First of all, there’s the ease of committing fraud with checks. A thief with a stolen check (or deposit slip) has all they need to take money from your account — the routing number and account number (found at the bottom of the check in MICR letters.) Note that the thief doesn’t need any kind of ID… or a PIN… or a physical card… or a CCv2 code… or even to know your name. No, the numbers will do. What can they do with a stolen check? There are three basic things:
- Order up a whole book of checks with your information and account numbers on them. No ID is required to order checkbooks online. They can then spend these checks anywhere, and the bank will process them — you probably won’t find out until your account is empty and you start getting NSF notices.
- Remove the amount and recipient from the check and write it out to themselves instead. This is a bigger problem for institutional checks, which are often printed on a laser printer. It’s really easy to remove laser-printed text from an offset-printed check — just lay some Scotch tape over the laser text, rub it hard with your fingernail, and peel the text off. Then you can print out a new amount and recipient with your own laser printer, and it looks just like the real thing. Chemical agents (“check washing”) can do this with ball-point pen ink, too, though it’s not so easy.
- Issue a demand draft (“paperless check.”) This is what happens when you pay by phone with your checking account number, or use an automated bill pay service, or send money via PayPal. Using your routing number and account number, money is simply removed from your account and put into someone else’s. No authorization or authentication is used, your name is not even required. Yes, really. Anyone can do this from any account to any other account. For a while, you used to be able to do this from a web site. – PerimeterGrid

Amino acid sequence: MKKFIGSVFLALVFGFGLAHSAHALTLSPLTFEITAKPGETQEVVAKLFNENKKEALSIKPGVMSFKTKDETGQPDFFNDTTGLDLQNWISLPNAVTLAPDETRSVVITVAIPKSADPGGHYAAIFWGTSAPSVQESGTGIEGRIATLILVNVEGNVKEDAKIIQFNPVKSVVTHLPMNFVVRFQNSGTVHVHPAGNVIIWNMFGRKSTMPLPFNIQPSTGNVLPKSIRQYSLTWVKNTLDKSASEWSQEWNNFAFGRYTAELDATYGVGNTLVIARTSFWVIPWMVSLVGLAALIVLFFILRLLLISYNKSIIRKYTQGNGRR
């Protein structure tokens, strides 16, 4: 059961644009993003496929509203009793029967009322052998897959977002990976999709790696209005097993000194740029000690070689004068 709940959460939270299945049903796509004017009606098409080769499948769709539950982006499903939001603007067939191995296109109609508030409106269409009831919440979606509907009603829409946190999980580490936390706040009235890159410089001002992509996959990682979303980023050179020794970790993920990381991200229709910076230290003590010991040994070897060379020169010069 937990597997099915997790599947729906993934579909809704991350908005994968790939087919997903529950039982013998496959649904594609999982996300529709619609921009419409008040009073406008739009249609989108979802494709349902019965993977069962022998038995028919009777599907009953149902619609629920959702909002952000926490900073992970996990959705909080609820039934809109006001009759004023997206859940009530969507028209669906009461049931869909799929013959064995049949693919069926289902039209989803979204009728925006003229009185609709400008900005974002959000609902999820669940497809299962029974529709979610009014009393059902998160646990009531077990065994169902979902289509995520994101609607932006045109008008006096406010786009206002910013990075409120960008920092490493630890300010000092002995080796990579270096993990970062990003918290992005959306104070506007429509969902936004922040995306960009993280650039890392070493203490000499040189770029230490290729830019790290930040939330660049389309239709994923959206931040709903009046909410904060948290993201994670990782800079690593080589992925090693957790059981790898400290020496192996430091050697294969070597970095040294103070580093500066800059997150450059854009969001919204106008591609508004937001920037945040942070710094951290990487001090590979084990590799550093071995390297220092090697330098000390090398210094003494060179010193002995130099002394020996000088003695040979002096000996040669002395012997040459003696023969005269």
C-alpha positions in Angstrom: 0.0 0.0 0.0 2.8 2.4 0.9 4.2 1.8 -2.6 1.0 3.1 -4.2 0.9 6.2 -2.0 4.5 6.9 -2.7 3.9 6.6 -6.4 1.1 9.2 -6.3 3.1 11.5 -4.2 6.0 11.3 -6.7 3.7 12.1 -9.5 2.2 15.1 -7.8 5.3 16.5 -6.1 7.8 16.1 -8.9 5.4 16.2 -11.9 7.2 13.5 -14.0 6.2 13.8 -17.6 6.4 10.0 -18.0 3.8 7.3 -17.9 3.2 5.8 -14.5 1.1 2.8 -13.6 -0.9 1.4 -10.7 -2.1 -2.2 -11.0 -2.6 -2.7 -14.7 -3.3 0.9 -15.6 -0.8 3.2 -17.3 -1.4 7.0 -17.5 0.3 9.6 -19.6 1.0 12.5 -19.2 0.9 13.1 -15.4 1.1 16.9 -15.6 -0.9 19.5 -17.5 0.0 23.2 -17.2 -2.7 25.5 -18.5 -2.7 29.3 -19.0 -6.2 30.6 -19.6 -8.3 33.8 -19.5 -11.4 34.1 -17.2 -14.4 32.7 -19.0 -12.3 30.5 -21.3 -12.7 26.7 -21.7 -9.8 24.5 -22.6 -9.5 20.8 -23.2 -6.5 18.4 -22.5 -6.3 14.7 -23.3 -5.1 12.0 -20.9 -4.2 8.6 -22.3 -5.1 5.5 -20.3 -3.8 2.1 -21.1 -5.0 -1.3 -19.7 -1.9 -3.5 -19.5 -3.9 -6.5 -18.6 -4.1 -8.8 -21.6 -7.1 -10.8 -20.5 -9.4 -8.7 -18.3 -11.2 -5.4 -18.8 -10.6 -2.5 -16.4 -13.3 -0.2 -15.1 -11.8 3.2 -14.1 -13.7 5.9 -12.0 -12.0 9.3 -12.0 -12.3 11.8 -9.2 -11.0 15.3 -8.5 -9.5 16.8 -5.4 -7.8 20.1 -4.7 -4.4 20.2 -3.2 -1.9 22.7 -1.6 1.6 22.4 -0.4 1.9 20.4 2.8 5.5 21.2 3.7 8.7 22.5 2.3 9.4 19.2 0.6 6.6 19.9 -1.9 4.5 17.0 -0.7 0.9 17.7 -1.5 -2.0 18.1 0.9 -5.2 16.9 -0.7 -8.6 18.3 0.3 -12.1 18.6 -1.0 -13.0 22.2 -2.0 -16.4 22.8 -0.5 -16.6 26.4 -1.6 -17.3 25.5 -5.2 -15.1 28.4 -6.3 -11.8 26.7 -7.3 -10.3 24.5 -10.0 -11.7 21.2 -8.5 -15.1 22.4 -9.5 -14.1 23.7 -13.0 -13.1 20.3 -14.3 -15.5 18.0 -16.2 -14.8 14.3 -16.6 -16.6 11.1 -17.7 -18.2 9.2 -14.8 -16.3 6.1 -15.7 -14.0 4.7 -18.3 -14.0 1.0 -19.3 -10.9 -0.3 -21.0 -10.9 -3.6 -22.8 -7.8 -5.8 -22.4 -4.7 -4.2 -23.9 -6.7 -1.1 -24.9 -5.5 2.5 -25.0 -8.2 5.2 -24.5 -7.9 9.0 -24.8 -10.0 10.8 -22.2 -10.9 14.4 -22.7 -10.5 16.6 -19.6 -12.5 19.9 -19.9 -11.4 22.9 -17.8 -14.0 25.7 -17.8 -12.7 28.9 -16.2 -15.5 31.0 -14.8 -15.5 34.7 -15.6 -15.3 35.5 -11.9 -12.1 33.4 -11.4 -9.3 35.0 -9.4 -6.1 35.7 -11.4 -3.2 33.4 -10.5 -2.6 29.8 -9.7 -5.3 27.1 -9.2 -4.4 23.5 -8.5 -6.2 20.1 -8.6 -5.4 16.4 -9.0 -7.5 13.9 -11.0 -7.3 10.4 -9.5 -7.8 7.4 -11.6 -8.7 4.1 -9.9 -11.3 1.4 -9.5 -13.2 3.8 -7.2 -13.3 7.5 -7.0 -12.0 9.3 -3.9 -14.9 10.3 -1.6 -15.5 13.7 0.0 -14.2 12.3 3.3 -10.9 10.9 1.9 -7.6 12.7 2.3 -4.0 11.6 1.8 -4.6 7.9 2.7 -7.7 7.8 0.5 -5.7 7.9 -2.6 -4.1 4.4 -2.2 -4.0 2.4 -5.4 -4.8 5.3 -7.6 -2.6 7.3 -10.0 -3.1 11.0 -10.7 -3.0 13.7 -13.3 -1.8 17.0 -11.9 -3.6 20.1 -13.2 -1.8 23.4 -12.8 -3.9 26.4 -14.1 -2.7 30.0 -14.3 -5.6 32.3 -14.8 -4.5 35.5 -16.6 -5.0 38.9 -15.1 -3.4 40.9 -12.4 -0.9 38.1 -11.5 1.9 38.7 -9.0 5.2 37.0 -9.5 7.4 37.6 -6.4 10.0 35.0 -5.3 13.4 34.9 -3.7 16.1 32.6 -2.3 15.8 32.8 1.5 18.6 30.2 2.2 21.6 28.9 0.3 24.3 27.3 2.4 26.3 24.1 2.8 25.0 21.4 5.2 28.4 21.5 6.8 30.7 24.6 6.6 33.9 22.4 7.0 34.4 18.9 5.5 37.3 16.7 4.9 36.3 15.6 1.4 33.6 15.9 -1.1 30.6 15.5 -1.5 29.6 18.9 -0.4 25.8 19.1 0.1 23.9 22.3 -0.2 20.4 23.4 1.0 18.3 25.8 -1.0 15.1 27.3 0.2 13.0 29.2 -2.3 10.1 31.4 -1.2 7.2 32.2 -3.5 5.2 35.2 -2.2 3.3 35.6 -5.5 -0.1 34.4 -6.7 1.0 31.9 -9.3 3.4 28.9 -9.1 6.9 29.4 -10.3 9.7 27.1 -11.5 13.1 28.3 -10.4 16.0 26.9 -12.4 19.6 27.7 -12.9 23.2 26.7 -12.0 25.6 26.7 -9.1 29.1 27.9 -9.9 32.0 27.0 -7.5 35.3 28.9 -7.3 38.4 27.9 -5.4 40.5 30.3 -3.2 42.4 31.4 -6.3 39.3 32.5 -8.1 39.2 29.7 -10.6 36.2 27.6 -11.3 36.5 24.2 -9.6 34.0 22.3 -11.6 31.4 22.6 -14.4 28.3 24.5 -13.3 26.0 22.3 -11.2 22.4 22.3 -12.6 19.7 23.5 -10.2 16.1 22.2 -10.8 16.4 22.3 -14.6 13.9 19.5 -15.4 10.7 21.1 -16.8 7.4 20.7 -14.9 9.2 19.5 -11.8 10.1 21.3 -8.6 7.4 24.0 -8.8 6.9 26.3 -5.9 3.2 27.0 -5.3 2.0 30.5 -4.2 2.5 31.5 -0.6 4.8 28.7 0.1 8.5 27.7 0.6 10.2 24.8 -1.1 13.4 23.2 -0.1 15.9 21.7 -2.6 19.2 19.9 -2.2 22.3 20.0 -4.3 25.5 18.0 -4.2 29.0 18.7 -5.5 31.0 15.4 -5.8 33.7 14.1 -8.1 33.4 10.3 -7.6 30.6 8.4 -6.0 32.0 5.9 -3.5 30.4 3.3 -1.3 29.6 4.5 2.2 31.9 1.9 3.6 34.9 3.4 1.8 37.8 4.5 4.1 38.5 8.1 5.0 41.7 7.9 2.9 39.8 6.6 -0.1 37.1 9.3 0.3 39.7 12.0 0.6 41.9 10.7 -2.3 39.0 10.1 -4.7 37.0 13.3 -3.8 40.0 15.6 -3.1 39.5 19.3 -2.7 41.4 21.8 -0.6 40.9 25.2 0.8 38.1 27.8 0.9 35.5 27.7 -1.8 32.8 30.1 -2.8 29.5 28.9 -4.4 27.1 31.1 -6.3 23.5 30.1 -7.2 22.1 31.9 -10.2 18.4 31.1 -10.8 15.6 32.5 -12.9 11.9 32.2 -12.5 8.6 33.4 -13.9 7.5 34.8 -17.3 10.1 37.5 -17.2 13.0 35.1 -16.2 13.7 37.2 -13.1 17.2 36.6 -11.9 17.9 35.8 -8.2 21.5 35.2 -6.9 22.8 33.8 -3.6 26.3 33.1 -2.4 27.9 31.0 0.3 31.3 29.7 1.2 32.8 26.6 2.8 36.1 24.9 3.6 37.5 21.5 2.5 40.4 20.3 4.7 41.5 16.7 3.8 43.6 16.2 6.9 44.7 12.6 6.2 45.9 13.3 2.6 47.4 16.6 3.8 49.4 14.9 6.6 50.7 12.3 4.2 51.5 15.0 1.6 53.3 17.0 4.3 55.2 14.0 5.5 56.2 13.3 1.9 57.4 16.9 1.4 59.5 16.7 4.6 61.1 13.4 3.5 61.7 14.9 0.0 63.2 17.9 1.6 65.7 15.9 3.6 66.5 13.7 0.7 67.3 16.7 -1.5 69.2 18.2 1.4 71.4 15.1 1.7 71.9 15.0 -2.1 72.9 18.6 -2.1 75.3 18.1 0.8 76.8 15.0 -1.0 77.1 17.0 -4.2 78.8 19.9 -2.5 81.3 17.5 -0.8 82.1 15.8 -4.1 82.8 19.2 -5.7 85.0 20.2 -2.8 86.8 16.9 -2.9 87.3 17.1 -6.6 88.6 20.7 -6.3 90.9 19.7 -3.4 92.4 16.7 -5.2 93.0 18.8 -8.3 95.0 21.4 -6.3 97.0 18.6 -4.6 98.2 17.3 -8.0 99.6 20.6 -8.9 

If your POT. SD tells you he wants to wire money too you. CALL YOUR BANK! Don’t take what they say as the truth and always double check.! A sugar daddy who knows your routing and account number can again spend money on you at your expense. You’re practically giving away your identity! If he wants to give you money, again, check with your bank, or even let HIM write a check to YOU.
Elsy, I still don’t believe you! He just wants to give me money! Okay… Then what about
Drivers License and your Sugar Daddy:
“One of today’s most recognized forms of identification, your driver’s license – with its photo – is used as a proof of identity for cashing checks, boarding an airplane, proving your age. In some states, your social security number may still be used as your driver’s license number. Your date of birth, another important piece of personal information, also appears on your license. In a thief’s hands, this document can provide vital information and, with the photo altered, can pass a cursory examination and serve as someone else’s identification. Your state department of motor vehicles may have further information for you on identity theft. “ –Better Business Bureau
“Identity theft is the unlawful use of an individual’s personal identification information. Identity thieves steal information such as your name, social security number, driver’s license information, or bank and credit card accounts and use the information to establish credit, make purchases, apply for loans or even seek employment.” – Office of Attorny General
It’s already bad enough when someone steals just one piece of that information, but all of it at once could be detrimental. Girls, PROTECT YOURSELVES AND BE SMART! Do your research!